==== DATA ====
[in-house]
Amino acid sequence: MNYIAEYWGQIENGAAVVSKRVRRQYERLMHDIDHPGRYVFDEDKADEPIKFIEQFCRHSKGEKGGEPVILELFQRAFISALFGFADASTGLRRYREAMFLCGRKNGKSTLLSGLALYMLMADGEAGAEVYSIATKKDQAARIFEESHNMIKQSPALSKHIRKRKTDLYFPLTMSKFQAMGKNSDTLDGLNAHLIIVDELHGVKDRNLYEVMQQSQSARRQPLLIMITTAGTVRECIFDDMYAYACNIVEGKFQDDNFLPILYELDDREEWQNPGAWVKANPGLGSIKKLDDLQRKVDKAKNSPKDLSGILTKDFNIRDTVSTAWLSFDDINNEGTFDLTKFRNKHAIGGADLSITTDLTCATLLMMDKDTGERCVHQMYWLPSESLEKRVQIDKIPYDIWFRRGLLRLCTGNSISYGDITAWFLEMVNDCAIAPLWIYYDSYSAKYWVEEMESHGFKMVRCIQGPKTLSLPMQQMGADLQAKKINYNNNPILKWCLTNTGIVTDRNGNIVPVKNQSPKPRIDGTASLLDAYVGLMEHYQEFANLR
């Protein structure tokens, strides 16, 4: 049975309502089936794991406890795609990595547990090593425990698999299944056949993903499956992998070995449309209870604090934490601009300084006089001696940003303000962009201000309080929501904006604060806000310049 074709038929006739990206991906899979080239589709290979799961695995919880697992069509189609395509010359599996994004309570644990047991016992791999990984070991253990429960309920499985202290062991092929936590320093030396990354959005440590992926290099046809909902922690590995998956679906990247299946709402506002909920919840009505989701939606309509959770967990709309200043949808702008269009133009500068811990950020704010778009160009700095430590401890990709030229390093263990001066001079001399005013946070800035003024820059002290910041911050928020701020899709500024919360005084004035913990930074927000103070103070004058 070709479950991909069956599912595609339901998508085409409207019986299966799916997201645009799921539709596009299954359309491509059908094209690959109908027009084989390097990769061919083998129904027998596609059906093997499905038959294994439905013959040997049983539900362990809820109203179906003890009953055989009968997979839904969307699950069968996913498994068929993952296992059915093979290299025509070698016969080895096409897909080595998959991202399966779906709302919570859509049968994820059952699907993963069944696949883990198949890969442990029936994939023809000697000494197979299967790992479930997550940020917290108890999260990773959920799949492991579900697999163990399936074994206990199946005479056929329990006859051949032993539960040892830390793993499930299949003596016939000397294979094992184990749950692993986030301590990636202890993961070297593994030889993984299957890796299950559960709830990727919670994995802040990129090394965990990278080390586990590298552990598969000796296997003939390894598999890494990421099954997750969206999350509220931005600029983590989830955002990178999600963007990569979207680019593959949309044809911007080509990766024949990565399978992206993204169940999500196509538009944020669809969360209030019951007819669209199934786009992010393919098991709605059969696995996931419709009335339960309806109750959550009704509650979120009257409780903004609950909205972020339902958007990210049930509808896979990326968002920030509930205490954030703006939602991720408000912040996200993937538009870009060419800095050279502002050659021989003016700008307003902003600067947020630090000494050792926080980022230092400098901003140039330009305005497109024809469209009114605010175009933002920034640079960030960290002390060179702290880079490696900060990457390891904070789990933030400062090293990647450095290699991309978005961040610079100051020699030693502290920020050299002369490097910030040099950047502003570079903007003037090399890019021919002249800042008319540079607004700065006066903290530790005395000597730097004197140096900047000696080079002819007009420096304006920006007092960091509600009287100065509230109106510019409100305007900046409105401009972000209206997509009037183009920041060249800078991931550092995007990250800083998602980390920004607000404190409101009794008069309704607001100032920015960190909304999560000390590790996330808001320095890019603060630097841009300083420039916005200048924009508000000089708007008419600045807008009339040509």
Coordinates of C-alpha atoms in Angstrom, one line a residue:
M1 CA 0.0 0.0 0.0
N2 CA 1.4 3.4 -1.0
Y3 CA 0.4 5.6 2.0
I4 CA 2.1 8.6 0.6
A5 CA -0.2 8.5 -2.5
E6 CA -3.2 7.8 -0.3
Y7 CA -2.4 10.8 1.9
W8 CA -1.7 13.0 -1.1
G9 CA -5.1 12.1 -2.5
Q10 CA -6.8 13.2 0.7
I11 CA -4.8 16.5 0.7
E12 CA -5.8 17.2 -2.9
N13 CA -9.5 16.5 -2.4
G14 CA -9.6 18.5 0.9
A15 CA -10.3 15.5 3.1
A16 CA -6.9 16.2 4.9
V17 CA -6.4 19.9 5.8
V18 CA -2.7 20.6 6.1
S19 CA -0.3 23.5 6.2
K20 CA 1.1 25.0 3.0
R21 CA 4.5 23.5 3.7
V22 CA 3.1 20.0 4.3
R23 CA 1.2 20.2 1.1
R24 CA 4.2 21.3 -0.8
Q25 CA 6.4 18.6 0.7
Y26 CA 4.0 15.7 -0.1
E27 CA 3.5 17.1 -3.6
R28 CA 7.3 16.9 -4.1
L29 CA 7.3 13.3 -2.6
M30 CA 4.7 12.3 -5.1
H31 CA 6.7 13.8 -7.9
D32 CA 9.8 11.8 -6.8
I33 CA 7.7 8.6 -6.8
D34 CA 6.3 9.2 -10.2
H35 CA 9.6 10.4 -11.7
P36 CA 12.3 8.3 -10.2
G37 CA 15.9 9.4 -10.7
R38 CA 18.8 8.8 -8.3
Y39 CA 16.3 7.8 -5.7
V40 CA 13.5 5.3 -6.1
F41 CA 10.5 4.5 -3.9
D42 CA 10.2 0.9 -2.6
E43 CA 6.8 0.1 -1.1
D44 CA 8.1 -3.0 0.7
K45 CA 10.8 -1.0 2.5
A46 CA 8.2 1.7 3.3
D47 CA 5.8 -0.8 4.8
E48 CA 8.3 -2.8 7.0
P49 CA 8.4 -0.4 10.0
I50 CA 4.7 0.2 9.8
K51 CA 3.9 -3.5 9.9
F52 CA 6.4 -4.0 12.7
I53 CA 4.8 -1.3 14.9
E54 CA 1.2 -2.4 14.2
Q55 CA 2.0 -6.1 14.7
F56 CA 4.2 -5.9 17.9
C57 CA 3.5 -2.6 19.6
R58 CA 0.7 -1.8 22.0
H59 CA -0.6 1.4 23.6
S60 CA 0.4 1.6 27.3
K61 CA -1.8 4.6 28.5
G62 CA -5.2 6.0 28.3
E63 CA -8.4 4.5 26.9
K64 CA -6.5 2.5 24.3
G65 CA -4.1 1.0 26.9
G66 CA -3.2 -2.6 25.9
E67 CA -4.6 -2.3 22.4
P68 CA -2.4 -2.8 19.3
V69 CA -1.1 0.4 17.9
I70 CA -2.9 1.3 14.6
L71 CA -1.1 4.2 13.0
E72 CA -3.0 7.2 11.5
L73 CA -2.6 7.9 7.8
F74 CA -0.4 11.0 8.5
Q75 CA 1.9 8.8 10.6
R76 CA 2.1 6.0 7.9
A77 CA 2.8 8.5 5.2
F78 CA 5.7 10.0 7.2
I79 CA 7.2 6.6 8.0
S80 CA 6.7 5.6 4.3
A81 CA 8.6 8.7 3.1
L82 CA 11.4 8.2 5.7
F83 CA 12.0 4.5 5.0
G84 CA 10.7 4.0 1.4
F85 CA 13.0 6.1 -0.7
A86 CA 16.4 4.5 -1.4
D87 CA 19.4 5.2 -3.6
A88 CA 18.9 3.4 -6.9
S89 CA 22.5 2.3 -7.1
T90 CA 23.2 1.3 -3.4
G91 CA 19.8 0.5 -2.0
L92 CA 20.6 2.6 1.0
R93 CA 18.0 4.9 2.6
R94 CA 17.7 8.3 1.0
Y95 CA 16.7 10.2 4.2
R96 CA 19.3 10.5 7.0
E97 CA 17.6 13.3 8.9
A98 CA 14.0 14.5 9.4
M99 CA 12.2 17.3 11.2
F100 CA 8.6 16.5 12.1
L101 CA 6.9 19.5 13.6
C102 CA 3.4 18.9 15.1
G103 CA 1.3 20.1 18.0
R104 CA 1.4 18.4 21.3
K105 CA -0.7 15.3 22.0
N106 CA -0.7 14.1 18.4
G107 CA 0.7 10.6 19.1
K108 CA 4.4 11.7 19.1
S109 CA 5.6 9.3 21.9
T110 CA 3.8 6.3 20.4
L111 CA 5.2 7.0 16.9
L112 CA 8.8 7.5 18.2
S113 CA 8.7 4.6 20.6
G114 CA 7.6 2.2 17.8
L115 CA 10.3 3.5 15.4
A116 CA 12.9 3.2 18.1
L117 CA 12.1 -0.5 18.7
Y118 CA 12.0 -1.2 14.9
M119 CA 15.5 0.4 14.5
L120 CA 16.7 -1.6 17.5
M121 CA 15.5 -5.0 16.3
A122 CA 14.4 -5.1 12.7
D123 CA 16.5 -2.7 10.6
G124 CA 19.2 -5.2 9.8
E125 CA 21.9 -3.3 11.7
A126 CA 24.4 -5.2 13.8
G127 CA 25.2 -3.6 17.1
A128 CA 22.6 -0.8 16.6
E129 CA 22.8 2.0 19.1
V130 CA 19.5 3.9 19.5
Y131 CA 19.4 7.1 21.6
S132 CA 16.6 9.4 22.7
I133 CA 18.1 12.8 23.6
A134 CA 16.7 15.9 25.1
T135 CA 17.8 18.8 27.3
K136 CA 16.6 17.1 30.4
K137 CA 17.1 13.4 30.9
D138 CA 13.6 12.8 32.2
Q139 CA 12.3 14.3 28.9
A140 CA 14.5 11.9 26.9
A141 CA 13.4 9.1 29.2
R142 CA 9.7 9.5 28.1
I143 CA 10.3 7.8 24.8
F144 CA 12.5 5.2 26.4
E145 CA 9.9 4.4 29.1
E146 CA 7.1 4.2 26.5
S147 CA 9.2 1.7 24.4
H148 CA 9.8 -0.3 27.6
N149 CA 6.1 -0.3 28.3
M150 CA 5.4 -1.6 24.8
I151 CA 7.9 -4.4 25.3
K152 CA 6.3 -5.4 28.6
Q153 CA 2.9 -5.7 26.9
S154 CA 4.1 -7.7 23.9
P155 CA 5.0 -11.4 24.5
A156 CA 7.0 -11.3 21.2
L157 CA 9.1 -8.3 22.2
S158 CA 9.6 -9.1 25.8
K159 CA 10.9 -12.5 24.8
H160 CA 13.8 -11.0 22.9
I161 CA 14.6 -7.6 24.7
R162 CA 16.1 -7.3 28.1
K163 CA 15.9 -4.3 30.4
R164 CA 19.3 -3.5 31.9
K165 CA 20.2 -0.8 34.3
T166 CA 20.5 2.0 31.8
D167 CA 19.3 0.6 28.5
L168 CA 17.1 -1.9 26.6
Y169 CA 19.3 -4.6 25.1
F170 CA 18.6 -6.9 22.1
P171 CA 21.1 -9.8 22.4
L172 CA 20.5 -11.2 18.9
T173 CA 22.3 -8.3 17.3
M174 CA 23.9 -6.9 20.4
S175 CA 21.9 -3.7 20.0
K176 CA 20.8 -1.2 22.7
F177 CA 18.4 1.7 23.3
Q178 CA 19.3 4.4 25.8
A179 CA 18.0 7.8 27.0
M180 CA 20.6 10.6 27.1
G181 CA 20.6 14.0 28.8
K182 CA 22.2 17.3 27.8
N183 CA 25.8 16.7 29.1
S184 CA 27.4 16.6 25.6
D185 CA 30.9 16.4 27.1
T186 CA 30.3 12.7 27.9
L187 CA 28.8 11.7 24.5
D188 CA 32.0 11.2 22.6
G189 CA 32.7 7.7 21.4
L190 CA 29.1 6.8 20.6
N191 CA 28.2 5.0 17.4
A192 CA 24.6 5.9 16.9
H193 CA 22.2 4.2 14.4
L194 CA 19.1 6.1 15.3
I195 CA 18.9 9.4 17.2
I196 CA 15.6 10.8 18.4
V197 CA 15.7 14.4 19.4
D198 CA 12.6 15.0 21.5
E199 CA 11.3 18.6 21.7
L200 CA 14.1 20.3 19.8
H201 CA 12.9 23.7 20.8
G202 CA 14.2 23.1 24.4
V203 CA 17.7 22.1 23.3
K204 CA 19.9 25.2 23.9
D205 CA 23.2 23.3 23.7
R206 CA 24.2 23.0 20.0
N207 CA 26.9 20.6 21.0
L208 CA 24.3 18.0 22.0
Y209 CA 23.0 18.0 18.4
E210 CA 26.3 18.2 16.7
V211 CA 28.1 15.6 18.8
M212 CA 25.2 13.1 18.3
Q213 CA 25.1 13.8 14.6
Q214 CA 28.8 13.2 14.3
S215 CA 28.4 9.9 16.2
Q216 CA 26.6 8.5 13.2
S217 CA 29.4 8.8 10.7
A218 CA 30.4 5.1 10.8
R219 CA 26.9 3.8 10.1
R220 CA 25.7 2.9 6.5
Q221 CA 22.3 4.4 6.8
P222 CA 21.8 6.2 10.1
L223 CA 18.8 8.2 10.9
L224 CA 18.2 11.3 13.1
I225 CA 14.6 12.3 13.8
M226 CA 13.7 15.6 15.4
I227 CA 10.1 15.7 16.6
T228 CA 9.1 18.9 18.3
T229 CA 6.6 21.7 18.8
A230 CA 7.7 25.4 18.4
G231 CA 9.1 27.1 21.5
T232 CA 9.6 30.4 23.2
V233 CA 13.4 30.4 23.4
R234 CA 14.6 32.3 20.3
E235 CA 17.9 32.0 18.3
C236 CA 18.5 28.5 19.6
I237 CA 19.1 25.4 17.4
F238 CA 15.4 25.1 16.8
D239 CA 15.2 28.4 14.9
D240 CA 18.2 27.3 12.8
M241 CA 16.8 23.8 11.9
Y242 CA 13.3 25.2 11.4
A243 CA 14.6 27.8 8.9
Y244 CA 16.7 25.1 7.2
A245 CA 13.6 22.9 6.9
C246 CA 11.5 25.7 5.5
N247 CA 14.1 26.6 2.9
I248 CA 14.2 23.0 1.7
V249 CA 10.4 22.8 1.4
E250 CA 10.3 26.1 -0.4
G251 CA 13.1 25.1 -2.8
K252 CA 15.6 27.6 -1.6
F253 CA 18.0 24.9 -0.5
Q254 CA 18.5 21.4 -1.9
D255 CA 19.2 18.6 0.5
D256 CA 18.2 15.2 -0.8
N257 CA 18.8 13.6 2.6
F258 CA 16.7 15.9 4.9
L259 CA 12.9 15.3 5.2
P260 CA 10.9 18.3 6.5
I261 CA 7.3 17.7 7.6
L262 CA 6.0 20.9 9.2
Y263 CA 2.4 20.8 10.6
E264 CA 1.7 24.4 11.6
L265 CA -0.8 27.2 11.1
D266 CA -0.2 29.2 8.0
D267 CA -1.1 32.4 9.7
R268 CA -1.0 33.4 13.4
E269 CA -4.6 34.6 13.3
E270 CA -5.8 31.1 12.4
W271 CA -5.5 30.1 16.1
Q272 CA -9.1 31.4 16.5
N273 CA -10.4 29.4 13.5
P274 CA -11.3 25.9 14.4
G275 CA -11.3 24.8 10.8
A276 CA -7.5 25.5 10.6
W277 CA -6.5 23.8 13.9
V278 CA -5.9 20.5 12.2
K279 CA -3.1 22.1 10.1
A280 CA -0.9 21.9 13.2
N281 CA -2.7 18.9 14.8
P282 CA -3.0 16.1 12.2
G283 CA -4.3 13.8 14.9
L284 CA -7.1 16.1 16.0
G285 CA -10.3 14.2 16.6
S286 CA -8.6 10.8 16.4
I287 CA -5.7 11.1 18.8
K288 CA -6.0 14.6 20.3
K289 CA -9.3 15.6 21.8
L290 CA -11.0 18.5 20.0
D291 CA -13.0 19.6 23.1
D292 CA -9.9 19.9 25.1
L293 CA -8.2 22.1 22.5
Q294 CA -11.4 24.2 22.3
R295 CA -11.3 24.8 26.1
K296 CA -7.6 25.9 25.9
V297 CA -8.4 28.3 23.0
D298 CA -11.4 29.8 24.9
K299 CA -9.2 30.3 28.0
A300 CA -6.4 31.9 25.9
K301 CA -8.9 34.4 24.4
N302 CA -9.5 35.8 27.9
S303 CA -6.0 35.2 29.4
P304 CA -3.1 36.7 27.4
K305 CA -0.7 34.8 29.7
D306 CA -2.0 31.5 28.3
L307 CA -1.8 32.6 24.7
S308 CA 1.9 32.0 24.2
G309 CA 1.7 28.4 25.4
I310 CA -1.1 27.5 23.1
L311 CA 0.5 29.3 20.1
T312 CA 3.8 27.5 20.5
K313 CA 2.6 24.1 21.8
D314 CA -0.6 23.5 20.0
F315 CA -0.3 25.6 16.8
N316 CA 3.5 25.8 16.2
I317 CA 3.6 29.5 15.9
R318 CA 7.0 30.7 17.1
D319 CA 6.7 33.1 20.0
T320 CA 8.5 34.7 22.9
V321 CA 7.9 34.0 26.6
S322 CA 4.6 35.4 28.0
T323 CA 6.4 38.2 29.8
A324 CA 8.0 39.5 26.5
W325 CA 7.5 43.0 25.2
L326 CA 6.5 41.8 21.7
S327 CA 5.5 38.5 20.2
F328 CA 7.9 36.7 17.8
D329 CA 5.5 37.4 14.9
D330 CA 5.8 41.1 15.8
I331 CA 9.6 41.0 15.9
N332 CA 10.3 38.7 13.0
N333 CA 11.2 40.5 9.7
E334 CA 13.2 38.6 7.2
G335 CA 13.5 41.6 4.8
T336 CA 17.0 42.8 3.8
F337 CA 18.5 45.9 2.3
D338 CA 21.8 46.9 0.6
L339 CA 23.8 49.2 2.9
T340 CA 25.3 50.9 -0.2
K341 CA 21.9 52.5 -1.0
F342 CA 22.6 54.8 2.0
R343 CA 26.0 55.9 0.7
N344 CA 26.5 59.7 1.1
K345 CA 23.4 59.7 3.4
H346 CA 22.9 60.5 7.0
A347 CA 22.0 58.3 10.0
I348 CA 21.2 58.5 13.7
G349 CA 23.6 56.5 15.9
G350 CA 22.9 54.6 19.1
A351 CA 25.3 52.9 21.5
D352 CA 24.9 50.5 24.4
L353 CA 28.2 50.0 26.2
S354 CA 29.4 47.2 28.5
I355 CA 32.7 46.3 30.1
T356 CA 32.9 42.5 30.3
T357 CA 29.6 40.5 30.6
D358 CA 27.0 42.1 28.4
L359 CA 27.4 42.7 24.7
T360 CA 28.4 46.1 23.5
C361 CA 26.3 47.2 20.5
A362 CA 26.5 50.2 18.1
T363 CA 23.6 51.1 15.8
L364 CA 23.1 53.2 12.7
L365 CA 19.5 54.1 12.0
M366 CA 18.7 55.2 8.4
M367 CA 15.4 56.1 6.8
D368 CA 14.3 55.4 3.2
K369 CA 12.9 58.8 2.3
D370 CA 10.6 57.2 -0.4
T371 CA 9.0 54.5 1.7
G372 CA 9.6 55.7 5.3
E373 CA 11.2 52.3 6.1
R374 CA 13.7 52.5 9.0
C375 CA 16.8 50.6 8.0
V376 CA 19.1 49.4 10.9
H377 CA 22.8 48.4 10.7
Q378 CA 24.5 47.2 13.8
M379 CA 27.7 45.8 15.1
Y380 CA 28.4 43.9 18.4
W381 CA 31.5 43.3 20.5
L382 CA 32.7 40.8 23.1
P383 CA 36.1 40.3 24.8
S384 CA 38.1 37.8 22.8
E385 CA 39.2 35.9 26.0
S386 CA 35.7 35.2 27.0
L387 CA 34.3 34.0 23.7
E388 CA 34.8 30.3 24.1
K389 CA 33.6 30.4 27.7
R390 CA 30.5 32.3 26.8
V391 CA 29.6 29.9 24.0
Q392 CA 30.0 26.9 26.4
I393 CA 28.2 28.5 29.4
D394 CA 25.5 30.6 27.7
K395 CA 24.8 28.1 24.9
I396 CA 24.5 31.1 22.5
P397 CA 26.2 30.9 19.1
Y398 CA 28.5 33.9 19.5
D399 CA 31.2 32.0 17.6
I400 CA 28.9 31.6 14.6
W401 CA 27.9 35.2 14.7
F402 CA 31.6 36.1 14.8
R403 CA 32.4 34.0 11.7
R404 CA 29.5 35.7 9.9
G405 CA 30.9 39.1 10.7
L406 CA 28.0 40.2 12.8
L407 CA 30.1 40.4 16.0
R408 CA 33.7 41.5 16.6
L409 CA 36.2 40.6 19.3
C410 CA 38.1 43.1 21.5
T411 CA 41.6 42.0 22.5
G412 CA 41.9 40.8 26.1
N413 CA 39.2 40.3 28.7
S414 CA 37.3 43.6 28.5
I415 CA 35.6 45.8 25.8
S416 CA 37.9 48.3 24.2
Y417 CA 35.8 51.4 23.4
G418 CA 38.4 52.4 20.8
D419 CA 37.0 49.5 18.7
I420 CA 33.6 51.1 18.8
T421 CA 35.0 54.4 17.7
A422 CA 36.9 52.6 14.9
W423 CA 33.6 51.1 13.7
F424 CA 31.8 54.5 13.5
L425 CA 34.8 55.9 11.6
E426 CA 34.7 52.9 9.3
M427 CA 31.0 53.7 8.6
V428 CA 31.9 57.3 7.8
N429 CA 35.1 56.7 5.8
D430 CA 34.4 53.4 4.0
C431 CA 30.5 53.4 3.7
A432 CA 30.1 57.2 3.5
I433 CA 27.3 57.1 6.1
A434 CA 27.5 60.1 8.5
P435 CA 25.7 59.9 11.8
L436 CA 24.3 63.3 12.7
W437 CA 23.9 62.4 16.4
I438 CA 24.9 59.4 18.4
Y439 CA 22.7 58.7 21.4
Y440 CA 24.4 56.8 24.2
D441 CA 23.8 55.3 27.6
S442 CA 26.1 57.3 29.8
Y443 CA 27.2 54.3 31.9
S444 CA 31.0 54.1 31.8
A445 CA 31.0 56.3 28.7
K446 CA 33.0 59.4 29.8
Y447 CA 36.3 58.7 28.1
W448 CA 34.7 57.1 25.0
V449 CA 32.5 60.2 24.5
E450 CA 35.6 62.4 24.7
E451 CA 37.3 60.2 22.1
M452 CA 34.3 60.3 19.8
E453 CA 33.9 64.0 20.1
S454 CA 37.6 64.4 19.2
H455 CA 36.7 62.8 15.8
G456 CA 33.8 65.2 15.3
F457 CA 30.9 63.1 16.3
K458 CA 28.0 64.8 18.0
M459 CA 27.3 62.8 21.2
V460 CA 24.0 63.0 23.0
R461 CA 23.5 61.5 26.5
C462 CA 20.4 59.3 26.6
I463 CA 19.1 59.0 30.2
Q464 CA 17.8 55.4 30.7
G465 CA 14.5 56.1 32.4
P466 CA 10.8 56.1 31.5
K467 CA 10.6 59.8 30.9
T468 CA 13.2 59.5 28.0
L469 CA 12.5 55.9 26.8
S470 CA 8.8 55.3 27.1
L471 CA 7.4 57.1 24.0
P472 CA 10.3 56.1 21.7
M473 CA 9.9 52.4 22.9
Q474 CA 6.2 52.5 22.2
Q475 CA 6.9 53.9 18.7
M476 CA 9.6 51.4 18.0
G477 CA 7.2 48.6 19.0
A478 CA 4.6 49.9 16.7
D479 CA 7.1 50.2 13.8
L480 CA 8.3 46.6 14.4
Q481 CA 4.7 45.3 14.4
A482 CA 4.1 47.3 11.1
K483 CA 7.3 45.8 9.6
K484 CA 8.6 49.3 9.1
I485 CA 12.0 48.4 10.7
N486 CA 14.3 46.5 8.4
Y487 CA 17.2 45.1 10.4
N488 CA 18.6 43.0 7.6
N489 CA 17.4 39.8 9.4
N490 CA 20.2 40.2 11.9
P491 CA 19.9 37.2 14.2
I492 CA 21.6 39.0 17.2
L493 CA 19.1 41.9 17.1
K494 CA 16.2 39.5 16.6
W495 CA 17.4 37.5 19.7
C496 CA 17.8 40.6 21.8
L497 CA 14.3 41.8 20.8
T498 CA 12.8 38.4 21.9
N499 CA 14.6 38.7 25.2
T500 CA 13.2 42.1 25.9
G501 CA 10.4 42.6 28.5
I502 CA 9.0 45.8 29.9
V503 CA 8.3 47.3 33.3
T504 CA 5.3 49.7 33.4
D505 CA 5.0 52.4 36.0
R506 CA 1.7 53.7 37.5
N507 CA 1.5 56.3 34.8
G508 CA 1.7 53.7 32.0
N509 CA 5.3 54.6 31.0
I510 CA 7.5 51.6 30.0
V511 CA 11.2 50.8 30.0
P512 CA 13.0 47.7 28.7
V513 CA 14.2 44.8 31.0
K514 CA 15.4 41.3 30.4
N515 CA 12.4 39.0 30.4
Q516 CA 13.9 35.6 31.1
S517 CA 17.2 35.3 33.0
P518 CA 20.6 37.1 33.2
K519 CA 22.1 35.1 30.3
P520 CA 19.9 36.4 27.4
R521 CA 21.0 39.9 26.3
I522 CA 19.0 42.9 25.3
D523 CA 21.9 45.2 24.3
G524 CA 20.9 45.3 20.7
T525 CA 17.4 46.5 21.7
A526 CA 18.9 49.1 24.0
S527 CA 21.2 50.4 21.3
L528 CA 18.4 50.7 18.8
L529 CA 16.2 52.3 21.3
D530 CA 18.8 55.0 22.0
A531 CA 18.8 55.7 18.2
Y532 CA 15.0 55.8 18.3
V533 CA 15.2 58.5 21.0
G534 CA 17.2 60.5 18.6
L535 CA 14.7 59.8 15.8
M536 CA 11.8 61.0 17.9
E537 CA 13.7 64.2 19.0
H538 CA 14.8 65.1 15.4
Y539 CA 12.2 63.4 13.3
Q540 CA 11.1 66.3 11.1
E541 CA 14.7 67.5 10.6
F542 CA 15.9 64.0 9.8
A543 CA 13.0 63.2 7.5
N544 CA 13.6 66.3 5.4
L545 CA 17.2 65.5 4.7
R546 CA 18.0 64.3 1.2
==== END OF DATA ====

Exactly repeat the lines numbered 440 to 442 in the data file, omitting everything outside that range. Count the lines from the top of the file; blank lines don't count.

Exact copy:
L436 CA 24.3 63.3 12.7
W437 CA 23.9 62.4 16.4
I438 CA 24.9 59.4 18.4